Taos — crossroad for an L.A. artist

Taos — crossroad for an L.A. artist

In an earlier blog we wrote about Taos as a crossroad for western-bound artists from Texas such as Alexandre Hogue who came here every summer between 1926 and 1942 to make prints and teach. Other artists traveled east to reach Taos, such as Gene Kloss who left Berkeley to take up residence here (see our blog, Early fine art presses in Taos), or  the L.A. architect and printmaker, Frederick Monhoff (1897-1975), who came to New Mexico in the summers.

Monhoff was born in New York City but raised in Los Angeles. After service in the Navy in WW I, he graduated from UC Berkeley in 1921 where he majored in art and studied painting and etching with Armin Hansen. Monhoff rose in the ranks of L.A. architects to design important mid-century modern homes and become the principal architect for Los Angeles County. He had major commissions all over L.A. and southern California, including the Palm Springs Biltmore Hotel and Resort built in 1942 when the valley drew wintertime visitors for whom air conditioned facilities were not needed.

Frederick Monhoff in New Mexico


Monhoff printmaker

Monhoff didn’t need air conditioning either while spending summers in the mountains of northern New Mexico starting in the late 1920s.  In Santa Fe the Fine Arts Museum set up a basement studio with an etching press where Monhoff shared space with printmakers Willard Nash and Will Shuster.  He ranged widely around the Four Corners area, attending Indian ceremonials and visiting the villages of Taos, Zuni, and Nambe, among many others. There he gathered ideas for prints, some of which were recognized by The International Printmakers Society of California with a bronze medal.  It was in the Sante Fe studio he more than likely printed Worshipers at Cathedral, Santa Fe (above) and  Penetente Ceremony, Nambe, (featured image at top).  While in Taos in the early 1940s he made sketches for a notable print, Taos Church.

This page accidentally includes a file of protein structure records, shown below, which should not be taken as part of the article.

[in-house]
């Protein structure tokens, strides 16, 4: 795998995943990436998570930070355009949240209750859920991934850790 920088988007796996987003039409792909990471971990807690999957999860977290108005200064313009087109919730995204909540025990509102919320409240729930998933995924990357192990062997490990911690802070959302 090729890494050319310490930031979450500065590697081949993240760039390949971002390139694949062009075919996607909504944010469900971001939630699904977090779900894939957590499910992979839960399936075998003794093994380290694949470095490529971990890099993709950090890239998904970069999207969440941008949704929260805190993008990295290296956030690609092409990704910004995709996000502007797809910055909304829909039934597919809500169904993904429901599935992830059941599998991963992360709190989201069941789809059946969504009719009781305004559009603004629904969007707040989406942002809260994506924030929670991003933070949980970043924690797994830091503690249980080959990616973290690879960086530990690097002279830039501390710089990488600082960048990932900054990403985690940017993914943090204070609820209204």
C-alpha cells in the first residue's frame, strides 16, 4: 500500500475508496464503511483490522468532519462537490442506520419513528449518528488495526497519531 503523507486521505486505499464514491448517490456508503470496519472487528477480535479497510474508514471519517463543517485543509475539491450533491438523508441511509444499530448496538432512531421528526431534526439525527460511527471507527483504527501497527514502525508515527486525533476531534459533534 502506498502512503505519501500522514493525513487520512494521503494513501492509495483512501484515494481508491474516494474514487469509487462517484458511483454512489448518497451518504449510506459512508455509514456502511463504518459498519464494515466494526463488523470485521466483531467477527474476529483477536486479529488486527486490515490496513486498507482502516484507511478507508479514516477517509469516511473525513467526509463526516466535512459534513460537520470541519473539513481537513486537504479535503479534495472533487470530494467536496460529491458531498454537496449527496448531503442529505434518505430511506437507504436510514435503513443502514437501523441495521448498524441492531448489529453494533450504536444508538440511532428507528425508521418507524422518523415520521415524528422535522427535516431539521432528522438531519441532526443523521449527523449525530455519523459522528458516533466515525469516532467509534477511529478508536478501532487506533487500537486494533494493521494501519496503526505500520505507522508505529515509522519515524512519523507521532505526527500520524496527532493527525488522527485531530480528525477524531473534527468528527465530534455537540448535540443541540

Another of Monhoff’s Southwest prints is Wedding Procession, Cerrrilos, New Mexico made in the 1930s with an almost surrealistic perspective. The viewer is above the hill where the wedding party is headed after leaving a little church at the far end of the only street in town. The bearded fiddler fulfills a Pied Piper roll, leading a procession with the attractive bride and her cockeyed groom. Is he steady on his feet? Has he been celebrating too much? Is he irrevocably hemmed in by the church behind him, a woman by his side, and a sorcerer leading him into an uncertain future? Monhoff leaves the answers up to us after skillfully setting the scene — and after finding his inspiration just beyond the crossroads of Taos.

Monhoff illus

In 1962 Monhoff moved his family to Calistoga in the Napa Valley where his wife, Hildegarde Flanner continued to write poetry and essays published in various forums, including The New Yorker.  One of Flanner’s memorable books is Brief Cherishing, A Napa Valley Harvest (1985) with beautifully written essays and illustrations by Frederick Monhoff. After his death in 1975 his widow gave Sweet Briar College (her alma mater), a set of 46 of Monhoff’s prints.

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